AWM/SFIN in Joint Subcommittee on K-12/High Education/CIPS, continued its review of the Distributive School Account and other related budgets. The Superintendent of Public Instruction presented a summary of each proposal. The Guinn Center provided testimony on the K-12 funding formula, intervention programs to improve literacy, full-day kindergarten, and professional development, based on its recommendations in Examining Nevada’s Education Priorities: Which Initiatives are Worth the Investment? Testimony was also submitted by UNLV, which is researching the health impacts of full-day kindergarten through a Health Impact Assessment. The Guinn Center is a member of the steering committee for this project.
SCL, in work session, recommended passage of SB68, as amended, to expedite licensing for medical professionals coming from other states. This measure was proposed by the Governor’s Office of Economic Development (GOED) and the adopted amendments include revised terminology and the addition of 10 other professional licensing boards, which are in critical shortage throughout the State. Among the added professions are nurses, psychologists, and alcohol, drug and gambling counselors. At the initial hearing on SB68, the Guinn Center provided written testimony, which highlighted recommendations from its report: Nevada’s Mental Health Workforce: Shortages and Opportunities.
Floor Actions (Fourth Week)
At the end of fourth week, 202 Assembly bills and 196 Senate bills had been introduced.
Of the total 398 bills introduced in the Legislature by the end of the fourth week, 218 were committee introductions that essentially are controlled by the majority party in each House, and 180 were introduced by individual legislators. The bills introduced by legislators may be co-sponsored by other lawmakers, and an indicator of bipartisanship is the number of bills that attract co-sponsors from the other party. Among the current, total 180 legislator bills, 41 (22.8 percent) were bipartisan in that they included one or more co-sponsors from the opposite party. Among the 91 Senate bills in that category, 24 (26.4 percent) were bipartisan. Among the similar 89 Assembly bills, there were 17 (19.1 percent) that featured bipartisan support.
Fifth Week’s Committee Schedule (Monday, Mar. 2—Friday, Mar. 6, 2015)
Please note that committee meetings are added, particularly toward the end of the week, and agendas frequently are changed. Check the Calendar of Meetings or NELIS regularly for such additions and changes as the week progresses. Some highlighted meetings currently scheduled for the fifth week are as follows.
On Monday, Mar. 2:
SFIN (8 am) reviews the budgets for the office of the Attorney General.
AGA (9 am) hears AB54 to revise provisions relating to local governments existing in a severe financial emergency.
AWM (9 am)/SFIN (9:30 am) meet separately as the Nevada Legislature’s Interim Finance Committee to approve the addition of certain funds.
SJUD (1 pm) hears SB167 that would revise provisions relating to employment concerning the filing of complaints alleging a practice of unlawful discrimination in compensation.
AHHS (1:30 pm) receives a presentation from the State’s Chief Medical Officer and the Southern Nevada Health District on the use of electronic cigarettes by persons under age 18 and the health impacts.
AED (3:15 pm) conducts a work session on AB30 relating to pupil achievement plans and AB55 concerning the licensure of certain teachers and educational personnel. It also hears AB178 to revise provisions governing pupils who are deemed to have a habitual disciplinary problem.
SLOE (3:30 pm) has a hearing on SJR1 urging Congress to enact legislation transferring title to certain public lands to the State in accordance with the report prepared by the Nevada Land Management Task Force; and SJR3 to amend the Nevada Constitution to provide for the joint election of the Lieutenant Governor with the Governor.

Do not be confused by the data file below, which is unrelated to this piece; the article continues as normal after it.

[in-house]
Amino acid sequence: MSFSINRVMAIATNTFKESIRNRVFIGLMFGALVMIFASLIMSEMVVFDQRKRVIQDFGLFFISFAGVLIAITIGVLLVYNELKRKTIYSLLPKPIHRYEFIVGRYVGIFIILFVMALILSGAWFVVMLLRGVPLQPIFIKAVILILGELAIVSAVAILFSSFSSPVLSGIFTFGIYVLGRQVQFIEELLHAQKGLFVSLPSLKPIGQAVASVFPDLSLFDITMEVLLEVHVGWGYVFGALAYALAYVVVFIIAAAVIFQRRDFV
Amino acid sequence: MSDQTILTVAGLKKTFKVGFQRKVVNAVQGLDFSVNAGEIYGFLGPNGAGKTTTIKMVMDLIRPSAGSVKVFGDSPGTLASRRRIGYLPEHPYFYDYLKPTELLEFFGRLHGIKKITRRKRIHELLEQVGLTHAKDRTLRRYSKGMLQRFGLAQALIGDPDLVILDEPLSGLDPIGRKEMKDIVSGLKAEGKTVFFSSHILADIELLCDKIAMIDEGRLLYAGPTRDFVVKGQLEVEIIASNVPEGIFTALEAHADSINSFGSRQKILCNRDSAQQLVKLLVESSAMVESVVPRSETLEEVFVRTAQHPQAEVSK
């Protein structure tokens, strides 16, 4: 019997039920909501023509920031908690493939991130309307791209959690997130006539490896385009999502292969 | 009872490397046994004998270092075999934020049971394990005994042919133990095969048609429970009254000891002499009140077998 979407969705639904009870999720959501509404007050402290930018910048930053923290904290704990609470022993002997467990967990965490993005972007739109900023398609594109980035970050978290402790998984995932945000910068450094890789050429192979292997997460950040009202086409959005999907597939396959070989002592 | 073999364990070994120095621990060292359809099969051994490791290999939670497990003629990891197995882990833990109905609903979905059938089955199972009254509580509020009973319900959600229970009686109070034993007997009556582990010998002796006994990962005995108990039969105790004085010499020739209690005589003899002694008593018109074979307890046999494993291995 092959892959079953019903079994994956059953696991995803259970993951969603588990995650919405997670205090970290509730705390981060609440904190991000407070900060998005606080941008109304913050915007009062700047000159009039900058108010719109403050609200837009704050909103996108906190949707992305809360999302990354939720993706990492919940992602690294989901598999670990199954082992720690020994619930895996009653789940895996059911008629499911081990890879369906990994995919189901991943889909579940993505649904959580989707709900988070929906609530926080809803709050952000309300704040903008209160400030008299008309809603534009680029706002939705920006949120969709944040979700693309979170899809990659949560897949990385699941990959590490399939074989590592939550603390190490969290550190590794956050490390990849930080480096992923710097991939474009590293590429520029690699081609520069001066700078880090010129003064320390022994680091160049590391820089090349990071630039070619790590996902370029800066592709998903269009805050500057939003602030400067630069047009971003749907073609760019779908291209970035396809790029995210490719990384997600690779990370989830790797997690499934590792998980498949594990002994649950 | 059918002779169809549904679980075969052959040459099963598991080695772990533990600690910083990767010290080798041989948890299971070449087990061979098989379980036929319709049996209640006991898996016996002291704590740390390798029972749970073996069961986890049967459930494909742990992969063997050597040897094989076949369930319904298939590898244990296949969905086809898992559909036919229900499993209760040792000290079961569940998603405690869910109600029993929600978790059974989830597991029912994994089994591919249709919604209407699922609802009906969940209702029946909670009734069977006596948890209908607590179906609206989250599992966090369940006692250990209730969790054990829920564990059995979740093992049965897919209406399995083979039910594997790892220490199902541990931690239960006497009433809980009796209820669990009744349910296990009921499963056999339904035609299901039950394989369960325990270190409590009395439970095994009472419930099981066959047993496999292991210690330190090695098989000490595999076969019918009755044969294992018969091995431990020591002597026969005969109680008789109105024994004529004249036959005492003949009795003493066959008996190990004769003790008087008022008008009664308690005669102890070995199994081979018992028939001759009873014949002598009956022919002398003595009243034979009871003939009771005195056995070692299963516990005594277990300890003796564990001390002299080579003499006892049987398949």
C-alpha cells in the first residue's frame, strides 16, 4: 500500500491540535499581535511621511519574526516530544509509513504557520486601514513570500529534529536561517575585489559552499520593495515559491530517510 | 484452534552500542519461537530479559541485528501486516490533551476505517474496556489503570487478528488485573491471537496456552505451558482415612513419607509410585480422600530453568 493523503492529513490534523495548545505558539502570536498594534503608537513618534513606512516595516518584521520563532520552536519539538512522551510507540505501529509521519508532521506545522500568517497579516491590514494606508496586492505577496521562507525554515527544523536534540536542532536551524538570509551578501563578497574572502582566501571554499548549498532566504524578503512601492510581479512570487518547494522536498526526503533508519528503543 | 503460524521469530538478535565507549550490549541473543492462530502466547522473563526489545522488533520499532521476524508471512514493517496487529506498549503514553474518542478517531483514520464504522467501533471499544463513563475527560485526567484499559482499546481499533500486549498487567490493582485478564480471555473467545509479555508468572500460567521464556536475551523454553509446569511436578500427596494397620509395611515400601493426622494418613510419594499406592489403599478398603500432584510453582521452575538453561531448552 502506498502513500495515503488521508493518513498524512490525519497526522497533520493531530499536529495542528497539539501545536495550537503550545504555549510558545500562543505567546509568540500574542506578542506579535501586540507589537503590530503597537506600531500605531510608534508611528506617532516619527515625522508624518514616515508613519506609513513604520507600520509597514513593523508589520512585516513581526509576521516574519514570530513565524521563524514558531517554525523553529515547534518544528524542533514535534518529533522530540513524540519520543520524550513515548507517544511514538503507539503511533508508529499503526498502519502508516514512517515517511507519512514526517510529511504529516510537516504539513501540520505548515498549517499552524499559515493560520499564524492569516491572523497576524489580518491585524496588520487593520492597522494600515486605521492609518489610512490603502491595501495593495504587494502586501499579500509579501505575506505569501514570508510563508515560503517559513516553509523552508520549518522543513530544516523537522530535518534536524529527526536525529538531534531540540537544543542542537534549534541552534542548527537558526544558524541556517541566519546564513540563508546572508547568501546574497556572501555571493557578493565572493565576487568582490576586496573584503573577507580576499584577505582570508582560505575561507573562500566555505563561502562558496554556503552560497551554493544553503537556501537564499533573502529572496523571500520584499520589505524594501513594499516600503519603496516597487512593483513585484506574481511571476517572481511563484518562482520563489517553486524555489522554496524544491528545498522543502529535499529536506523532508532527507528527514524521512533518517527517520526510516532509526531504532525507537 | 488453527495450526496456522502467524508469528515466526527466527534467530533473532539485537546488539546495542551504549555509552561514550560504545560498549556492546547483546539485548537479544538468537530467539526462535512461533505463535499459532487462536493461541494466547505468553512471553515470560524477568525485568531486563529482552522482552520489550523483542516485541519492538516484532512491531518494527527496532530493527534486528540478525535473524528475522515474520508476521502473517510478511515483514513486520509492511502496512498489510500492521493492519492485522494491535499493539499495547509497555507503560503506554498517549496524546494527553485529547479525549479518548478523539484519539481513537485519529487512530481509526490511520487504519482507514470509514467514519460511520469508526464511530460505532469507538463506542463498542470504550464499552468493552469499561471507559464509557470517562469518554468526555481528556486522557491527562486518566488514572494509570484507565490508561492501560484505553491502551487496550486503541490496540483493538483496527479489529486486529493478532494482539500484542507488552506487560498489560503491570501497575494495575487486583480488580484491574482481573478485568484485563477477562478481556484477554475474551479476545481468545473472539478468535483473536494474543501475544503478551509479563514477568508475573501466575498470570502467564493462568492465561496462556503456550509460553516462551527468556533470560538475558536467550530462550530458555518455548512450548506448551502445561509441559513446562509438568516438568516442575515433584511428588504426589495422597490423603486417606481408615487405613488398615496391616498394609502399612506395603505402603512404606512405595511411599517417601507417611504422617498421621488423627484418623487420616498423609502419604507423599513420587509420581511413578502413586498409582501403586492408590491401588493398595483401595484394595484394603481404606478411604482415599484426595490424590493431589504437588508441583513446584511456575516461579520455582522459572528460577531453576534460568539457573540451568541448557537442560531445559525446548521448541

On Tuesday, Mar. 3:
AGA (8 am) conducts a hearing on AB190 to revise provisions governing public employees’ retirement that would establish a hybrid program for new employees which must include a defined benefit and a defined contribution plan.
AWM/SFIN (8 am) in its Joint Subcommittee on K-12/Higher Education/CIPS receives an overview of the NDE and reviews other education budgets that include educator effectiveness, parental involvement and family engagement, and career and technical education.
ANRAM (1:30 pm) has overview presentations from the Nevada Division of Minerals, Nevada Mining Association, and Nevada Mineral Exploration Coalition.
SREV (3:30 pm) has a discussion and presentations on the Modified Business Tax from the Tax Foundation and the Fiscal Analysis Division of LCB. Chairman Michael Roberson (R-LV) previously announced that this meeting would begin the committee’s discussions on business taxes which would consume much of the month of March.
On Wednesday, Mar. 4:
AWM (8 am) reviews the budgets of the Office of the Attorney General.
AED (3:15 pm) hears AB121 to prohibit the discipline of pupils for simulating, wearing clothing or expressing opinions concerning firearms.
SLOE (3:30 pm) has a hearing on SJR6 to amend the Nevada Constitution to revise the method for determining the minimum wage, and SJR9 expressing support for continued enforcement action against voting discrimination.
On Thursday, Mar. 5:
AGA (8:30 am) receives a presentation from Boulder City.
ATAX (1:30 pm) has a hearing on AB116 to revise provisions governing the Regional Business Development Advisory Council for Cark County which addresses the economic development of local businesses owned and operated by certain disadvantaged persons. The committee also conducts a work session on AB57 relating to the taxation of direct mail purchases, and AB70 concerning the administration and enforcement of excise taxes on medical marijuana.
On Friday, Mar. 6:
AWM/SFIN in its Joint Subcommittee on Human Services reviews the budgets of the Aging and Disability Services Division of DHHS.
U.S. Representative Dina Titus is scheduled to address the Legislature on Wednesday, March 11, at 5 pm in the Assembly Chamber.
U.S. Representative Joe Heck is scheduled to address the Legislature on Monday, March 30, at 5 pm in the Assembly Chamber.
U.S. Senator Harry Reid is scheduled to address the Legislature on Wednesday, April 1, at 12:00 pm in the Assembly Chamber.
U.S. Senator Dean Heller is scheduled to address the Legislature on Monday, April 6, at 5:00 pm in the Assembly Chamber.
U.S. Representative Cresent Hardy is scheduled to address the Legislature on Wednesday, April 8, at 5:00 pm in the Assembly Chamber.
The State of the Judiciary address is scheduled for Wednesday, April 15, at 5 pm in the Assembly Chamber.